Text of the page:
British Ceramics Biennial 2023

Black ceramic art pieces by Osman Yousefzada

The British Ceramics Biennial, likely the UK’s top pottery and ceramic art show, based in Stoke-on-Trent, the town of the potteries, is opening this month for it’s 6 week show. This year the exhibition is placed within All Saint’s Church and 3 additional venues, where 10 top UK ceramicists compete for a £10,000 prize, 25 new ceramicists selected from over 300 applications are shown in ‘FRESH’, Winner of the British Ceramics Biennial 2021 Award, Stephen Dixon, returns to present Istoriato: culture and conflict , 3 artists selected from 2021’s Fresh exhibition will present works made on residencies they were awarded, as well as many other exhibits commissioned by the festival by artists William Cobbing, Osman Yousefzada, Neil Brownsword, and Nina Thomas, among artist talks and performances.

The British Ceramics Biennial shows innovative ceramics practice in a festival of contemporary ceramics that takes place in Stoke-on-Trent. Initiated in 2009, the BCB festival has grown to be the single largest contemporary ceramics event in the UK. They present artworks from the UK’s leading ceramicists alongside work by international artists, in exhibitions and special events held across the city every two years.


British Ceramics Biennial past years

Past year’s have seen a massive variety in the kind and types of work made, such as the large head created by Steve Dixon in 2015, Lee Kang-hyo’s unusual and energetic decorative techniques upon a monumental ongii jar at the opening of the 2017 BCB, or the winner of 2019’s award exhibition Vicky Lindo, with “Dead Dad Book”, which consisted of white clay and coloured sgraffito designed pots including the above. “The Dead Dad Book is based on research into the life of Vicky’s late father, Michael Anthony (Mick) Lindo, who travelled alone to England from Jamaica as part of the Windrush Generation, when he was just 11 years-old. One day, whilst dealing with trauma and alcohol addiction, Mick disappeared – leaving his wife and four children. After not hearing from him in years, Vicky was told that her father had passed away. Seven years after his death, the family learnt that he had died alone in a wood in County Wexford, Ireland.” You can read more about the Dead Dad Book on Arts Council England’s page.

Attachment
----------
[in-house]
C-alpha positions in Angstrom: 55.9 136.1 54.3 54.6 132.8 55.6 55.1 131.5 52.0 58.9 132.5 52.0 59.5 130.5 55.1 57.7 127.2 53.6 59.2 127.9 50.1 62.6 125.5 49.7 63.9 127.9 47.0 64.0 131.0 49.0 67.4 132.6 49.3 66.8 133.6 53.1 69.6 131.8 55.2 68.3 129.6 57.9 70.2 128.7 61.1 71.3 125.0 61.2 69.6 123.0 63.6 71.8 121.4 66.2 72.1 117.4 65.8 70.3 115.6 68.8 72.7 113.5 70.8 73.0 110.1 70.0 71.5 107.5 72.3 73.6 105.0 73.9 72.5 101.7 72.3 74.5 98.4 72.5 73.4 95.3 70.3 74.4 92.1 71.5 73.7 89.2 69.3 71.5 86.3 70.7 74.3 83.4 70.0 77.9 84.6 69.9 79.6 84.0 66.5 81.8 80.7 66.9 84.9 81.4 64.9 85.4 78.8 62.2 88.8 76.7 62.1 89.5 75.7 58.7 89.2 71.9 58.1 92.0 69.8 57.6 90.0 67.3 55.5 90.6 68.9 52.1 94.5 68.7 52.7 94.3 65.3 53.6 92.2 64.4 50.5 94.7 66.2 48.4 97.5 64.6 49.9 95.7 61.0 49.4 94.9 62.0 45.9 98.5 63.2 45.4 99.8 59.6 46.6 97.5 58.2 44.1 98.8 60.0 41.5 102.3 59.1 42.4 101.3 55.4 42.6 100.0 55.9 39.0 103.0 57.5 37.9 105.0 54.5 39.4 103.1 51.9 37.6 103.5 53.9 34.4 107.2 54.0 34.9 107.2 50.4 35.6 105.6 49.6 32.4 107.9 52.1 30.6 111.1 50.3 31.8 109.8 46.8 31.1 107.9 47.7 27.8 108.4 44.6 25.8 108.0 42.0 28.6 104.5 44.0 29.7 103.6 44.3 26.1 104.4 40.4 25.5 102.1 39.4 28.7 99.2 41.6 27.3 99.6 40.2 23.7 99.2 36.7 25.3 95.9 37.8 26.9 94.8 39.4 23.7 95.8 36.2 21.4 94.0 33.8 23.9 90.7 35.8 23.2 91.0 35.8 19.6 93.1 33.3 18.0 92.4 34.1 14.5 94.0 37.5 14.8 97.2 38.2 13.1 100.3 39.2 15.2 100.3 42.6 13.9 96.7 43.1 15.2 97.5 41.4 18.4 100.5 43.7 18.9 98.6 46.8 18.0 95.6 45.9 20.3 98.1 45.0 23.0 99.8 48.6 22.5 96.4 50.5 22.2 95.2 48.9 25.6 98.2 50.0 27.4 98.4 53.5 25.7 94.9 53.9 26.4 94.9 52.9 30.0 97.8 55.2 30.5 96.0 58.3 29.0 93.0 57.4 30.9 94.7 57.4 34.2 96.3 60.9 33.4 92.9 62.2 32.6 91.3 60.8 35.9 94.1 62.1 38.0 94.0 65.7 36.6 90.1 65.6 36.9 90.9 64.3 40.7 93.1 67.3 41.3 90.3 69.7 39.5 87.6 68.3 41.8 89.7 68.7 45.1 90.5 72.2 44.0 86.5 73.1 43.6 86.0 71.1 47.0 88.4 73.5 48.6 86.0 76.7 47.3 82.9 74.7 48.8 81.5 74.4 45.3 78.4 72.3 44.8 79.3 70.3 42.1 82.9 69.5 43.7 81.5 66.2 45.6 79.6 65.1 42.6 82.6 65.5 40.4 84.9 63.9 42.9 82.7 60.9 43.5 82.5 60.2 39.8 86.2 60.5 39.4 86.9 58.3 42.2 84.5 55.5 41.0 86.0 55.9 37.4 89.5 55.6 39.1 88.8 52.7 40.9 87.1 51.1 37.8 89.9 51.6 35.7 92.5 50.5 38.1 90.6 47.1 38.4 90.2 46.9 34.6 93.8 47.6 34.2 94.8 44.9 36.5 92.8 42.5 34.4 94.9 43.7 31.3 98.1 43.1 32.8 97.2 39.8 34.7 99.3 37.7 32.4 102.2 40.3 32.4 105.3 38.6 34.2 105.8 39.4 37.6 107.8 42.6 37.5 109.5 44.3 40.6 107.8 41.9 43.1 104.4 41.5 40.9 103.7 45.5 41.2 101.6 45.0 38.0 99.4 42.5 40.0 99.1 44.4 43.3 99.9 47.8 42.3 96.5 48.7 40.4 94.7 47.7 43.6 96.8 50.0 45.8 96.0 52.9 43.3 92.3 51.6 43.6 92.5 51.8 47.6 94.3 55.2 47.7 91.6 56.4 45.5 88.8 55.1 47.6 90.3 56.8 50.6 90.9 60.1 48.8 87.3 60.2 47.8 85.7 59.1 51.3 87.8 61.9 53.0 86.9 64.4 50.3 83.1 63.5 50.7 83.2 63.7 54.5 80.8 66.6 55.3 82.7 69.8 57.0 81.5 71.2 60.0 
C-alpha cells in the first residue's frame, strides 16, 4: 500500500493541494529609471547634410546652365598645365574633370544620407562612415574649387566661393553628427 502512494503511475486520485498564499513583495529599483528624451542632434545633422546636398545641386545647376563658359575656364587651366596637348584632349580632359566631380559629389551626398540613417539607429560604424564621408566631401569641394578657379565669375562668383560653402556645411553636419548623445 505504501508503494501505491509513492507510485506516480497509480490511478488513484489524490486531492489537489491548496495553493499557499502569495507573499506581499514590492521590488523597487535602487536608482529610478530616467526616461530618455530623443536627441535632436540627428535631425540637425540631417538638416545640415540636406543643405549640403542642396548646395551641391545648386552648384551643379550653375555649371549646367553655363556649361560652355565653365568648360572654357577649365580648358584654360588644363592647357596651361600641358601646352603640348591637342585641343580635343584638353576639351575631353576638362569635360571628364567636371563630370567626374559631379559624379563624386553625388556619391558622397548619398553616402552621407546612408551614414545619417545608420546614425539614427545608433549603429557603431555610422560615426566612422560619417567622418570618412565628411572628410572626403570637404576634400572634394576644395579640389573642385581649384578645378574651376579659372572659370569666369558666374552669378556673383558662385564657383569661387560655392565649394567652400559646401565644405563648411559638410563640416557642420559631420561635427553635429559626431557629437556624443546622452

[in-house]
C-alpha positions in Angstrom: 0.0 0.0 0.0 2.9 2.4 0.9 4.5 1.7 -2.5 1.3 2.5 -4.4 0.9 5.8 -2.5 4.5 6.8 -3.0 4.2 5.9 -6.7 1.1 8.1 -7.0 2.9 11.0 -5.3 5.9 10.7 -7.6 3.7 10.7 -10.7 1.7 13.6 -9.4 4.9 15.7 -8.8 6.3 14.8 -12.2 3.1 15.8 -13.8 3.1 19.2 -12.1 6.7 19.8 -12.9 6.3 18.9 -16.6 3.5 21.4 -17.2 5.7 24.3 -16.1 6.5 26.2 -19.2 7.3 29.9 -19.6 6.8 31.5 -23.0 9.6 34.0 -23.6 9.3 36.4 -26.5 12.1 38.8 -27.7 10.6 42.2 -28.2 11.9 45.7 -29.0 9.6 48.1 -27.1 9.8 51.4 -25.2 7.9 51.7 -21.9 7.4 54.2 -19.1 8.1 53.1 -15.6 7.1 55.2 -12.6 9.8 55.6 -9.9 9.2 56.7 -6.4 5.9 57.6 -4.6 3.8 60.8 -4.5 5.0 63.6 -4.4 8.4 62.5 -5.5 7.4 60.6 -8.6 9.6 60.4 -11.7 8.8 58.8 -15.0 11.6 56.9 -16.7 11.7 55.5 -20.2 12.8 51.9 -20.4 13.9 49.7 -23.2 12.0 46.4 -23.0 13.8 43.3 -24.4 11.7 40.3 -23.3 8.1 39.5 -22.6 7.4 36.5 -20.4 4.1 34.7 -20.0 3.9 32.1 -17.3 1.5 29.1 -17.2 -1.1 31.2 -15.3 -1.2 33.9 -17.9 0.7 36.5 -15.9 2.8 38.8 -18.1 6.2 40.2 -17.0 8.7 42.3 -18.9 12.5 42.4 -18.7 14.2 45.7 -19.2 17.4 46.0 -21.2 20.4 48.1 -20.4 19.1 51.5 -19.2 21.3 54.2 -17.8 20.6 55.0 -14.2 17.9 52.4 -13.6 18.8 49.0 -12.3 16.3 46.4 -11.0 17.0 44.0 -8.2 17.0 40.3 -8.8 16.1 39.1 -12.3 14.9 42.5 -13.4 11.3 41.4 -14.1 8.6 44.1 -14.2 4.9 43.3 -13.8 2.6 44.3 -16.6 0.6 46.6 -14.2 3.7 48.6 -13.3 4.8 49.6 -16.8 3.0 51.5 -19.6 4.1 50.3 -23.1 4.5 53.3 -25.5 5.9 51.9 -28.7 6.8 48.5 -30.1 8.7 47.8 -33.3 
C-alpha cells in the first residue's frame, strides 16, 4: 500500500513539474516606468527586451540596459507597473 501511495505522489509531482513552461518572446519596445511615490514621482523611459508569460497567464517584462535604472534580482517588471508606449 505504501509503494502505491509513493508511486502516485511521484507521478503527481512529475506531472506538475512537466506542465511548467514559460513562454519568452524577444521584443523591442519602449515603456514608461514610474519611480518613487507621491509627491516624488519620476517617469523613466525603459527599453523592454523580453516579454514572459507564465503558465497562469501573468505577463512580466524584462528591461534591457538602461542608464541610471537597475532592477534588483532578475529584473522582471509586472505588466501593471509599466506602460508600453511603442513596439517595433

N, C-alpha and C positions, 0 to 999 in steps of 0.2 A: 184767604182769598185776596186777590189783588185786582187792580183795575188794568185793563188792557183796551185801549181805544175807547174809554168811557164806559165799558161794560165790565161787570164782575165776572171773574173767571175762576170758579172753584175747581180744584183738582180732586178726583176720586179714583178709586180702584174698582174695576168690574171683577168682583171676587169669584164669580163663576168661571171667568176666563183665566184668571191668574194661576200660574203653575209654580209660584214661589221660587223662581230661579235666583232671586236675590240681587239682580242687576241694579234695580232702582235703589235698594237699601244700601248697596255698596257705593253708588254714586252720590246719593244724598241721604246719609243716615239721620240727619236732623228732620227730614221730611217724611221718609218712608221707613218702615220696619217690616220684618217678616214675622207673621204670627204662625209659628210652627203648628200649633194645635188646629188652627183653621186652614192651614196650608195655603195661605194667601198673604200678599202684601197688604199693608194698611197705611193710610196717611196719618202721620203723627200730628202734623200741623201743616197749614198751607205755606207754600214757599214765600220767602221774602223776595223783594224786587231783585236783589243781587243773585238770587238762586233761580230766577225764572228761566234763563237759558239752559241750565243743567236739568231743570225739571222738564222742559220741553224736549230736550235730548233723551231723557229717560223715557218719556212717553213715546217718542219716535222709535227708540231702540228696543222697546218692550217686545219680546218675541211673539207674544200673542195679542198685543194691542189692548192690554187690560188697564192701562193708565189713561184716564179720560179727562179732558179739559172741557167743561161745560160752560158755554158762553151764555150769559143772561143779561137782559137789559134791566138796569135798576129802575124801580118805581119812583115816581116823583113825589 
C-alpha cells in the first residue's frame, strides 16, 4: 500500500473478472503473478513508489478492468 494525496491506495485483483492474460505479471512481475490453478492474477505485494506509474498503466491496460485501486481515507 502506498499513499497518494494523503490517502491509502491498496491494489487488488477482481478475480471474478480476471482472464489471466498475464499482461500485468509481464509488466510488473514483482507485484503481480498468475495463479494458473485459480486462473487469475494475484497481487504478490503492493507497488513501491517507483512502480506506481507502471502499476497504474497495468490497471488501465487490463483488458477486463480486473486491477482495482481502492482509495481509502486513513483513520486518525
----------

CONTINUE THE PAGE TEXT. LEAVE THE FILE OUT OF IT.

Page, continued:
Pieces of note in this year’s exhibition include Nicola Tassie’s soft shaped tessellated wall, wherein thrown pots have been reshaped and glazed in a smooth satin pebble like surface, and stacked in a dry stone wall like fashion; and Rebecca Appleby’s large degraded sphere’s that appear like overgrown and dilapidated planets. A short walk away from the main exhibition at airspace gallery is the videos of William Cobbing, binding body and clay that elicit mixed feelings that are repulsive, sensuous and humorous.

In the 2023 exhibition you can watch videos from each of the award finalist about the production of their works on the BCB’s player.